As Steven and I are getting our World Formula karts built, one of the hurdles to get over is how we’re going to be able to afford to properly race them over a season. Really, it’s starting to look more like next year. Taking into consideration, consumption items, repairs and all of the other racing add-ons, we’re going to need to figure how to either develop the proper sponsorship, or I’m going to start having to boiling my clothes to eat. Continue reading →
In the interest of getting to know the readers a bit better (and have them get to know me a bit better), I wanted to pose a couple of questions:
What was your first race car?(If you have never raced, what was the first car that really captured your imagination?)
My first race car was a 2000 Subaru Impreza 2.5RS. This was the first generation chassis, and it was a 4-door manual. I beat this car up at autocrosses, rallycrosses, off-pavement TSD rallies, and track days. It was put into service at the end of 2000 and retired from service at the end of 2005.
This car was pretty darn gutless, but it was also incredibly stable on-throttle. Even on packed snow, you could just stand on it.
It was a great starter car, but it also taught horrible driving habits. The only real incident the car suffered was the result of a miscommunication between my co-driver and I on a winter rally (oh… turn here!)… I put the car into a snow bank, but backed right out and kept on going.
If Subaru would sell me a new one of these, I’d buy it.
Hi. I thought I’d start out on StartingGrid by introducing myself.
As an amateur racer (an autocrosser to be more precise), I’m the car owner, the engineer, the mechanic, and the driver. I drive the truck, I stock the cooler, I book the hotels. If that seems like a lot of responsibility, that’s true. The reward? Just a few minutes of glory, a big grin, and good memories. Very few of us take anything monetary back out of the sport.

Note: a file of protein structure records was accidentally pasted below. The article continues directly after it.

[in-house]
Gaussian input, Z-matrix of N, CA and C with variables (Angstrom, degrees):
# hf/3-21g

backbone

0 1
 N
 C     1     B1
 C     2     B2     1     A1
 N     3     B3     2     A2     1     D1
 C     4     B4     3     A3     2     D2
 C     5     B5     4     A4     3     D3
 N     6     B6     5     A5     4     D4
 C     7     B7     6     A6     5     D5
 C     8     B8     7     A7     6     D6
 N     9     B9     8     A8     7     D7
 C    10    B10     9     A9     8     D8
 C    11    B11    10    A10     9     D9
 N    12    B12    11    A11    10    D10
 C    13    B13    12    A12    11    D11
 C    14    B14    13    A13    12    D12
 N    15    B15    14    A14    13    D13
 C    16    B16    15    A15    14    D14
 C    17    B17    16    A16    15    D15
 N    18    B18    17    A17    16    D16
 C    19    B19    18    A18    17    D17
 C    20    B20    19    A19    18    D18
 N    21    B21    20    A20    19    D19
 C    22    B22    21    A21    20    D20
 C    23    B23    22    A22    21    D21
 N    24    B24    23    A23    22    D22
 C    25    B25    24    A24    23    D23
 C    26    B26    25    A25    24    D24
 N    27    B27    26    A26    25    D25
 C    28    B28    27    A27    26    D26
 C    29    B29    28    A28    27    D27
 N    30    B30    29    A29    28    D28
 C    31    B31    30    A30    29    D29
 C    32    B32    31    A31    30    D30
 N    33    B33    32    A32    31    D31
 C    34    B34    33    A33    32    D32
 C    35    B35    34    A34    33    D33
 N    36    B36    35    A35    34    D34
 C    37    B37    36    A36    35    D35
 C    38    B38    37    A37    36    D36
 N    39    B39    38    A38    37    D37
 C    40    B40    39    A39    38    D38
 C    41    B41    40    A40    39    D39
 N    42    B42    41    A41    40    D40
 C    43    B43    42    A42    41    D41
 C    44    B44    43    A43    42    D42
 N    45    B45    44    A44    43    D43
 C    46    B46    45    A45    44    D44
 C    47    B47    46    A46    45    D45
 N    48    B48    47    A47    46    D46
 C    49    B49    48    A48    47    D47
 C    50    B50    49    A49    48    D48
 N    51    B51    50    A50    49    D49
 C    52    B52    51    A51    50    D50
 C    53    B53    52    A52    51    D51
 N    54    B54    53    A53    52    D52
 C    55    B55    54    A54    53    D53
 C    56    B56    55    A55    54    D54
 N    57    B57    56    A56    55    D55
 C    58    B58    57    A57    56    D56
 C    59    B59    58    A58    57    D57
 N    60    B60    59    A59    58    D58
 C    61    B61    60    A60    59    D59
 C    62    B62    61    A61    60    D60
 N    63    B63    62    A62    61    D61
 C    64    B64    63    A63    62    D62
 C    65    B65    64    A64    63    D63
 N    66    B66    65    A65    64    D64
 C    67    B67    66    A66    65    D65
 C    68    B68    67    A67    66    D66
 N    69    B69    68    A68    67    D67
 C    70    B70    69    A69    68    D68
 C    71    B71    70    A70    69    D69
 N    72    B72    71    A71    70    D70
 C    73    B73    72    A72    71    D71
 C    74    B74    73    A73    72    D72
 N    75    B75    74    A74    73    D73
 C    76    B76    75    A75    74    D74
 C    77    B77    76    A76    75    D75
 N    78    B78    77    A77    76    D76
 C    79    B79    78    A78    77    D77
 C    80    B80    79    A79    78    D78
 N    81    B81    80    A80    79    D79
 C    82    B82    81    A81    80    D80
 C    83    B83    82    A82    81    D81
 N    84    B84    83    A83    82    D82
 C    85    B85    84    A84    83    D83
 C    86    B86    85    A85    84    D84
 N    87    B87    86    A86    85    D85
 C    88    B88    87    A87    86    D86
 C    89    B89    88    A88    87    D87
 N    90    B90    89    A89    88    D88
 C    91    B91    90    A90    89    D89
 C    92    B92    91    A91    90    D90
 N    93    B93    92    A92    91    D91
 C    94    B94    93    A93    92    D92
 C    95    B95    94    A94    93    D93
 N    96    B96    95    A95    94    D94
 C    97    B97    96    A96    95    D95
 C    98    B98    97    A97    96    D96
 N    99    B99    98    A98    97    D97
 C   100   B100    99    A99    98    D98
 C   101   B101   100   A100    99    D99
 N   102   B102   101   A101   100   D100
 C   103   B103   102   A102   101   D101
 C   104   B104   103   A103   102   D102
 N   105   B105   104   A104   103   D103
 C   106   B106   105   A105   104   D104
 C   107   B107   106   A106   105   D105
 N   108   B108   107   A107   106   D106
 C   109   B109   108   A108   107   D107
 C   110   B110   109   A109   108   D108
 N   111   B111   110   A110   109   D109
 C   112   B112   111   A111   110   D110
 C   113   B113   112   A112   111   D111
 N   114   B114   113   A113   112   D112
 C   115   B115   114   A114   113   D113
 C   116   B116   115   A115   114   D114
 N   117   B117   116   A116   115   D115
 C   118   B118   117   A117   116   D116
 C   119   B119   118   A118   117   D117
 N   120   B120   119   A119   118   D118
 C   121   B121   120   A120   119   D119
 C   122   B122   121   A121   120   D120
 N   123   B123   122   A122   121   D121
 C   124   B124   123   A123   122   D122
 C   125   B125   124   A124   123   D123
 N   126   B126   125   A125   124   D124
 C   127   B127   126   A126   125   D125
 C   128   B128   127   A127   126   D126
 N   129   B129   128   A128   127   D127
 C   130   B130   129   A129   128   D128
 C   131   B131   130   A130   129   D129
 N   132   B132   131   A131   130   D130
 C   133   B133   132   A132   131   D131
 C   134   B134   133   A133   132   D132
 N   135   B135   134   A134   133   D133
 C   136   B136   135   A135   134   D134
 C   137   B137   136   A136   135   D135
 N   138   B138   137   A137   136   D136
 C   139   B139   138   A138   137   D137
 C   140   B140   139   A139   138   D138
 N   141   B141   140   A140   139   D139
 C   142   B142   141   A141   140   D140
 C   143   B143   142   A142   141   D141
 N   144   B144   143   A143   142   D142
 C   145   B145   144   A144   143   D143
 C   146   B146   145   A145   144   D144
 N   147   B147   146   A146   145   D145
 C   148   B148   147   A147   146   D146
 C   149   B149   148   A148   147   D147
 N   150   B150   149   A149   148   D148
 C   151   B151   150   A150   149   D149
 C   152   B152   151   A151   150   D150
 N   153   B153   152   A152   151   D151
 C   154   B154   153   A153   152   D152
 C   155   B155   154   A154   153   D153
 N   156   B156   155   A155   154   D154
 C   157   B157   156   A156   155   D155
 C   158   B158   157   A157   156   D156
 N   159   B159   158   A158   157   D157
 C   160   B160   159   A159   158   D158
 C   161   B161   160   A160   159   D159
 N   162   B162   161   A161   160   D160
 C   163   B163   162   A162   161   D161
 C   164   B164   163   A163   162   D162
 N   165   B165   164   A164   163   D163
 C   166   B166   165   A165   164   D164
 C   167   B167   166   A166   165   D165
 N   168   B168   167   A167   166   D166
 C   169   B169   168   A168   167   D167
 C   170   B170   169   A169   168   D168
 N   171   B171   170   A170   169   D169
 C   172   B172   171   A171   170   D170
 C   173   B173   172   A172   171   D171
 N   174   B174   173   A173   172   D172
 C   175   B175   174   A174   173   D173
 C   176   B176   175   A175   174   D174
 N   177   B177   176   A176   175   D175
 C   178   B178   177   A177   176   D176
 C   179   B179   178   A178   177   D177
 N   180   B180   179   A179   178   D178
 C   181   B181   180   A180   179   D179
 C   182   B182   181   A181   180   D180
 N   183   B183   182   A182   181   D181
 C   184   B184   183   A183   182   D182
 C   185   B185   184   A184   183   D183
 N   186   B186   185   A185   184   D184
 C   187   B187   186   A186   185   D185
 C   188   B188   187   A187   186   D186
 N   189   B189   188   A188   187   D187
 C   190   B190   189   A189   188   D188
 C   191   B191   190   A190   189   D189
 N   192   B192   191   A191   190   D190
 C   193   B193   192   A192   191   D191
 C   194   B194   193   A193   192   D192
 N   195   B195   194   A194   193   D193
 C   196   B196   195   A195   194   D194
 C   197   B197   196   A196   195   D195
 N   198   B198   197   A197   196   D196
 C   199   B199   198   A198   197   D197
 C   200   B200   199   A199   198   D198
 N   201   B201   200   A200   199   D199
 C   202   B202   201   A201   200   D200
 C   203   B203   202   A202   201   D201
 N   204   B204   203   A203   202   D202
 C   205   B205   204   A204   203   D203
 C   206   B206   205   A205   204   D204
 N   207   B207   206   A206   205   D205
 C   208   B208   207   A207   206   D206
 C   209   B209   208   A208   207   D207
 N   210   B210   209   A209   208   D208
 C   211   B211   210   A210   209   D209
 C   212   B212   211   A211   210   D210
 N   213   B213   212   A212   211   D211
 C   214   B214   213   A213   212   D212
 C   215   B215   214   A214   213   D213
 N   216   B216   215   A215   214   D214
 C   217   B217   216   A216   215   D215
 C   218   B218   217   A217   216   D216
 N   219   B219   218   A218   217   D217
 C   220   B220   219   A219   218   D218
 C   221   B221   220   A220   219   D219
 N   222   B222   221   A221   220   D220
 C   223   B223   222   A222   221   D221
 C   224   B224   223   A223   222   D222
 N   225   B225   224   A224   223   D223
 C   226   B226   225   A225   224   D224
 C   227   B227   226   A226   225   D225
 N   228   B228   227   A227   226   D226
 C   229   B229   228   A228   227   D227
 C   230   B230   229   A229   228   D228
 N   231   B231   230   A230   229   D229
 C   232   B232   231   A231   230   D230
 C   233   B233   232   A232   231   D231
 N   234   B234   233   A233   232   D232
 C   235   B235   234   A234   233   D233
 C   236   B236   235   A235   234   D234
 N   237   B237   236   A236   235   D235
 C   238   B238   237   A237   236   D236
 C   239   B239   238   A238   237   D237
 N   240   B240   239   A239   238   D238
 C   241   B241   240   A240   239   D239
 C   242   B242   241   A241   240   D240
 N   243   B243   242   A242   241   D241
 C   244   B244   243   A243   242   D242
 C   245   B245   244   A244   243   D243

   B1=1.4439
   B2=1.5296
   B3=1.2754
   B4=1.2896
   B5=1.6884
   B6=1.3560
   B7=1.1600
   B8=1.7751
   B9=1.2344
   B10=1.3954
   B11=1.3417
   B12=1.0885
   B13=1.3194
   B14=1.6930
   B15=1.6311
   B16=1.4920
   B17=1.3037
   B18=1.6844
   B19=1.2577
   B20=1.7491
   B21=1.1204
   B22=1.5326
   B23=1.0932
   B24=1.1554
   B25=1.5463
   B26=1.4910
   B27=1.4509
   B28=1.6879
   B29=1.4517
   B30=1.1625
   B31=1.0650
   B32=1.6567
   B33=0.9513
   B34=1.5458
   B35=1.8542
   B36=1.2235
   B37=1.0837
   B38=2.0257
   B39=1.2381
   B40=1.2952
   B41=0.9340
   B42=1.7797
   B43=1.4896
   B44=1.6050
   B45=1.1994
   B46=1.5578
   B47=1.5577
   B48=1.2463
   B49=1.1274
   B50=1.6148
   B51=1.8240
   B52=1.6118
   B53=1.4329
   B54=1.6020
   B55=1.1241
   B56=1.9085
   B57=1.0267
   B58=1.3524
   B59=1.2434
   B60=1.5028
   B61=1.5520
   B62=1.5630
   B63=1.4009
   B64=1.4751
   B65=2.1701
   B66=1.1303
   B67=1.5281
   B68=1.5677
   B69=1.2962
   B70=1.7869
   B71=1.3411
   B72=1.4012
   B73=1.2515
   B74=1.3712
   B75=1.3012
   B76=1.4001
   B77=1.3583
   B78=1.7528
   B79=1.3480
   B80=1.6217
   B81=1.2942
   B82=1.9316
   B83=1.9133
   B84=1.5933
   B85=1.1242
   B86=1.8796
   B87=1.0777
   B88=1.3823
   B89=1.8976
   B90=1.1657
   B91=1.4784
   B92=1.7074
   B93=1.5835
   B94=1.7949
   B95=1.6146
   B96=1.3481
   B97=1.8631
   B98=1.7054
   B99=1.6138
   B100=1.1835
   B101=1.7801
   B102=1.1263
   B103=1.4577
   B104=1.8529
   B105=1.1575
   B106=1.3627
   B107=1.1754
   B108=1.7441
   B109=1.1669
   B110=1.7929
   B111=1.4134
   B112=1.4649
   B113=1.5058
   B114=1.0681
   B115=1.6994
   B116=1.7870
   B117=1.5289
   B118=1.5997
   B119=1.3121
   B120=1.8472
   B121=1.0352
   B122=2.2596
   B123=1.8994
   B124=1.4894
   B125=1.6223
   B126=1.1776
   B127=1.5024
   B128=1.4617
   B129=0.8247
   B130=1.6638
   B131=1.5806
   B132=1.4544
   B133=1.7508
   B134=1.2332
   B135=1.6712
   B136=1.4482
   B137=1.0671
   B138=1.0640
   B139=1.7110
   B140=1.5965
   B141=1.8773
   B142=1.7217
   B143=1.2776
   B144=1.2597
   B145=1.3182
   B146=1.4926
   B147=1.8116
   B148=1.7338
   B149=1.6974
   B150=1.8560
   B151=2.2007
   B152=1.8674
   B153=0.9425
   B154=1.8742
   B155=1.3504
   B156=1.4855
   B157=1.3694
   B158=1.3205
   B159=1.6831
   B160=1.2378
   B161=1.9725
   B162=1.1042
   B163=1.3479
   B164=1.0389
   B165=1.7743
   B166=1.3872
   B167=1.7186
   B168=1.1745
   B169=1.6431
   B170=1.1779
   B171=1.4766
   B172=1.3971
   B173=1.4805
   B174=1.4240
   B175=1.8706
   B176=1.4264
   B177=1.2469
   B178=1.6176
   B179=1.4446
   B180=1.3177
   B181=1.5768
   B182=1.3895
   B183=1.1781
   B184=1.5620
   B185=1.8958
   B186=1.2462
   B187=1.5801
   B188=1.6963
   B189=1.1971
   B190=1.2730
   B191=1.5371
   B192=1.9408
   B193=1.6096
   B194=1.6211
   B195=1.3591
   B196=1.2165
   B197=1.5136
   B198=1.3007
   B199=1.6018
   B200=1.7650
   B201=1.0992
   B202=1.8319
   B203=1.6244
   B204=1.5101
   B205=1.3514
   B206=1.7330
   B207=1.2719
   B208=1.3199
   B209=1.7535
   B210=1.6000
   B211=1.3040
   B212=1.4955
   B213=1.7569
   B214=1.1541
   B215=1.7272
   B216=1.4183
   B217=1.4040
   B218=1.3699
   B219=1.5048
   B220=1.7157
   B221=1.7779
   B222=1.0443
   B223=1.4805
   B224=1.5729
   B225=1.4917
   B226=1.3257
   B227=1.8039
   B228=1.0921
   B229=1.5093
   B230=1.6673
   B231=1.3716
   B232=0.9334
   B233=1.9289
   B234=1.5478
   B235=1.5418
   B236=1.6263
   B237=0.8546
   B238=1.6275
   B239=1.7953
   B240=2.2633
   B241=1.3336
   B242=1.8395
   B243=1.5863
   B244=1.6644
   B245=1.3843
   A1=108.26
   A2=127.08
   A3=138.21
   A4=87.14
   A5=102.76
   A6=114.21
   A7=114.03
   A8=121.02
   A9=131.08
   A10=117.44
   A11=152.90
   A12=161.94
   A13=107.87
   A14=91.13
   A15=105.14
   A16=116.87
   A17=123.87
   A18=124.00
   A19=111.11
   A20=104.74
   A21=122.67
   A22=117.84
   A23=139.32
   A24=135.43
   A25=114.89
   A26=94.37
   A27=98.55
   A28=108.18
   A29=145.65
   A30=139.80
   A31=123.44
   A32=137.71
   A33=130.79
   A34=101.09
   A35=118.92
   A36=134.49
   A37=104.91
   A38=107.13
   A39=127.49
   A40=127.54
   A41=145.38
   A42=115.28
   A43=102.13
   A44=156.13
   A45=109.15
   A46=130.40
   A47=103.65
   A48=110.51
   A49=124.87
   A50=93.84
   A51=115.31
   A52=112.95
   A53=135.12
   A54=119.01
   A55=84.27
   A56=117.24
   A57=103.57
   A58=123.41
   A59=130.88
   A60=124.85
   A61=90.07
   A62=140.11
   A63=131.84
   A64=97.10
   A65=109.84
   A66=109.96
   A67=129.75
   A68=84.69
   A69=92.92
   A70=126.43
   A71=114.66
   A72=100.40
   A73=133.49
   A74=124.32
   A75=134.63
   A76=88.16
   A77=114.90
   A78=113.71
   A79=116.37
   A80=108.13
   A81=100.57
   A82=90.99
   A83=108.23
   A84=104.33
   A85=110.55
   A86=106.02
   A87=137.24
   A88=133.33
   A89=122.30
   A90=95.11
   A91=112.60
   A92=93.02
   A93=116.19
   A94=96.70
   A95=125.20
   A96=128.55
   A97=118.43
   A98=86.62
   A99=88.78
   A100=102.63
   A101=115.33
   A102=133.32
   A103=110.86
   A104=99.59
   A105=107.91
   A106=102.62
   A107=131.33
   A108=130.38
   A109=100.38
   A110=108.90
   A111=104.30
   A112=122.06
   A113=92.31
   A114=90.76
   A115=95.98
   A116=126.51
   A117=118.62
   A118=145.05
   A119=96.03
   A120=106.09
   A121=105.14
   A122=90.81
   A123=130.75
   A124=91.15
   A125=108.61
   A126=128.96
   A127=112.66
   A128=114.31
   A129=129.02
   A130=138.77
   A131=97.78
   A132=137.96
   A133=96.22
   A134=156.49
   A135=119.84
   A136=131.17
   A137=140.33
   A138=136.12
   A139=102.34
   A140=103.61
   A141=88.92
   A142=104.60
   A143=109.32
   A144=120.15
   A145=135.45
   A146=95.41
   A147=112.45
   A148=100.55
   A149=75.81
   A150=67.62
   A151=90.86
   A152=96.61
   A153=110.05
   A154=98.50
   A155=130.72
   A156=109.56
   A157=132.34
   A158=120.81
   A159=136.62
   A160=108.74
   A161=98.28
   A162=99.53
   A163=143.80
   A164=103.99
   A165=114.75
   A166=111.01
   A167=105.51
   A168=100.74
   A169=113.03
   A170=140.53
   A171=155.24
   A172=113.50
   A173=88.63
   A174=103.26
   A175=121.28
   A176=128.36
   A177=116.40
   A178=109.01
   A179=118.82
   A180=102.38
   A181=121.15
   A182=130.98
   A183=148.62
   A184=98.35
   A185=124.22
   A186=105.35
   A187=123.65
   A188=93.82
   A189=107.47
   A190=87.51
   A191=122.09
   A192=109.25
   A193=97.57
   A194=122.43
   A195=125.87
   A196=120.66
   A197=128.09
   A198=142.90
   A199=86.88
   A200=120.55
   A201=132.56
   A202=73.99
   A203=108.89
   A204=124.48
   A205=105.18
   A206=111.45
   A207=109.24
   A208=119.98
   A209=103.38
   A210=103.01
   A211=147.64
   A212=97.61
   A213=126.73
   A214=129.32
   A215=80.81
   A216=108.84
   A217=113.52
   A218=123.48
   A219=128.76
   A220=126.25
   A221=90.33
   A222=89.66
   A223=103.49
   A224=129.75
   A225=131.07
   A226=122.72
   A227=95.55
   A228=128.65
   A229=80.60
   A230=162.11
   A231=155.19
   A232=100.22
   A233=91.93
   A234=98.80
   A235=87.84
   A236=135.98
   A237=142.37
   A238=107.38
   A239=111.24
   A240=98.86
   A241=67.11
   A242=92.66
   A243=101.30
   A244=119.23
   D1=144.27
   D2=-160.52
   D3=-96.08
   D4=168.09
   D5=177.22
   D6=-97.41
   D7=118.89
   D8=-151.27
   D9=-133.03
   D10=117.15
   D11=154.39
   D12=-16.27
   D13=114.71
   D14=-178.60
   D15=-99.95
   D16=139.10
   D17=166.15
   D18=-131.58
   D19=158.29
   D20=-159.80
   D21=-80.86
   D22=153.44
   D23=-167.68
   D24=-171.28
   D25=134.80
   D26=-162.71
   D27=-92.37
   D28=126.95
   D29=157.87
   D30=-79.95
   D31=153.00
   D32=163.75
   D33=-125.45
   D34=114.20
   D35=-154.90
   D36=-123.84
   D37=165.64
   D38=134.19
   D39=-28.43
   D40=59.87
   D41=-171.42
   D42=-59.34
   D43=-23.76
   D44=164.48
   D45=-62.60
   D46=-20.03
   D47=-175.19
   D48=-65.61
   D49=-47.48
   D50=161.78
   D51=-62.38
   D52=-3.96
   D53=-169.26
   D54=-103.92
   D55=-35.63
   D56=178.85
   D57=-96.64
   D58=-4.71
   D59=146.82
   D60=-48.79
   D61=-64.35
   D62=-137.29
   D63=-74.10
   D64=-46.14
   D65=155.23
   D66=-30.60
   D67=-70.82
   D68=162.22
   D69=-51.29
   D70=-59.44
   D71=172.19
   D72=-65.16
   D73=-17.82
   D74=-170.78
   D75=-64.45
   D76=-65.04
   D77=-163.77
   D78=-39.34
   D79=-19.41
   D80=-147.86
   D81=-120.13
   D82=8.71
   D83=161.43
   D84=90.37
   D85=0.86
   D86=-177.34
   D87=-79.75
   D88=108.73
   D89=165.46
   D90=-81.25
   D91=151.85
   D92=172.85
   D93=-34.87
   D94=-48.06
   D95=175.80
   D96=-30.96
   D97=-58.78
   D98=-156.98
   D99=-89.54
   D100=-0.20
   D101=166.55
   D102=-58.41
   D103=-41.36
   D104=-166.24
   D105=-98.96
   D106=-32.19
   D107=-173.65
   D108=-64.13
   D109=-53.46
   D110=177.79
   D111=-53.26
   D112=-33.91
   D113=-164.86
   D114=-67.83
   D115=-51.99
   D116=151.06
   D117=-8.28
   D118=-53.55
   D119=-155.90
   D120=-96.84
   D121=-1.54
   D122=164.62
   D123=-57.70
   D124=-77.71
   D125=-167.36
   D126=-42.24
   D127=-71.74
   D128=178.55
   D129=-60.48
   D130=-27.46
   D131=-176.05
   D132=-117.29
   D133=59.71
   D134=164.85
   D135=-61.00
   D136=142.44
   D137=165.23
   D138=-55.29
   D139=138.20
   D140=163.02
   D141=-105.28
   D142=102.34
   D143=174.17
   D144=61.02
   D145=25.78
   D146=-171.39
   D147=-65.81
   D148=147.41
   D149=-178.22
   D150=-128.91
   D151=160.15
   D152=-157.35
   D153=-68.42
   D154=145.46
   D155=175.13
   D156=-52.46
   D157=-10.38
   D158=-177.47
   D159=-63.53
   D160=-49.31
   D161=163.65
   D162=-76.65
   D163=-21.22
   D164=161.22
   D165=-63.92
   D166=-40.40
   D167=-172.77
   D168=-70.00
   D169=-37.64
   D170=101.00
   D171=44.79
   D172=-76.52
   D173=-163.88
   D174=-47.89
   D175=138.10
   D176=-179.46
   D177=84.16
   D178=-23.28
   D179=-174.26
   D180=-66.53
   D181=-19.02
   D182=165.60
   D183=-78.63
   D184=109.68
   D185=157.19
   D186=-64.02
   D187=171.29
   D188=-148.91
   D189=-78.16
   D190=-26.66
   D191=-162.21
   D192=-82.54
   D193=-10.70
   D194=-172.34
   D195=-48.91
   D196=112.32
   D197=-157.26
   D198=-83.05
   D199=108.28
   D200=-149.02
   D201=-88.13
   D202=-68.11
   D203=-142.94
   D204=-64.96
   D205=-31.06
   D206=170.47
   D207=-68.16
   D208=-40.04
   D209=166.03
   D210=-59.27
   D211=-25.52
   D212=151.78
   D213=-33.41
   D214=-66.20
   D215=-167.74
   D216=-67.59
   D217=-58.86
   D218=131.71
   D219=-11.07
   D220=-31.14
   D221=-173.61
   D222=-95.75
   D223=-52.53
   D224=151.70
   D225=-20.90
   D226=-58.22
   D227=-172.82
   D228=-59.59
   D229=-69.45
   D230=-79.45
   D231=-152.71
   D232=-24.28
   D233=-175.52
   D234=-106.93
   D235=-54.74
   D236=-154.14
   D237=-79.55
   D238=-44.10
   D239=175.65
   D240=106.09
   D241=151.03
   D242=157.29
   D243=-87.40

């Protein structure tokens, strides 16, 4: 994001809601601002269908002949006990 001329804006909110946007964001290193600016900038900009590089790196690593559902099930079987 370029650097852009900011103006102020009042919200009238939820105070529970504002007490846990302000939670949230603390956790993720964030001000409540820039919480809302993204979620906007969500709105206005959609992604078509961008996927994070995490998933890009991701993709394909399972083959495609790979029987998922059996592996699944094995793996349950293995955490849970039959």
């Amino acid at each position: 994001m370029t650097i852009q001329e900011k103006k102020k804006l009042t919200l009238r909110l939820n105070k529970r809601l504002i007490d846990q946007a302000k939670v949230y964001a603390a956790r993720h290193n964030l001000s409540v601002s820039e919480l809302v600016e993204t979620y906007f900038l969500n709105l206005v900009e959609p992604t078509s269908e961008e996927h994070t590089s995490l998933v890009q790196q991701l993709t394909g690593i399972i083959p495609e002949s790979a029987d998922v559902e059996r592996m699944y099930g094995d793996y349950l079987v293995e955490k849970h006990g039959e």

Now, a bit about my background in motorsports. Autocross is a test of precision and speed in a time trial format. Each driver gets 3 runs at a course with their best time going in the results. There is no practice; the course is learned by walking it. It is marked with cones and hitting a cone invokes a fatal 2 second penalty. Being perfect for 60 seconds is the holy grail of autocross. The one that is most nearly perfect wins.
I drive a 1982 Reynard chassis Formula Ford. It is underpowered, but capable. When it was new, it was one of the best rides out there and the European series was a stepping stone towards Formula 1. Your favorite F1 drivers from the 80’s all came through the Formula Ford ranks. The cars are very forgiving but painfully slow. Every ounce of speed must be carried through the corner to be fast.
I’ll be writing about car setup and driving technique. My personal strengths appear to be in setting up the car and driving the best line. I’m not much for driving with my hair on fire, but I can do it from time to time. Usually you’ll find me being methodical, precise, and living between 9/10ths and 10/10ths. As an amateur, this seems to work fairly well. And, the more seat time I get, the more comfortable 10/10ths feels.
Recent in-car video from the SCCA Solo National Championships:
If I were more tech savvy, I’d find a way to embed that directly in the post. (Editor’s Note: Don’t worry, Andy. I’ve got your back. 😉 ) Oh well… something more to learn. In the mean time, I’ll see you on the Grid.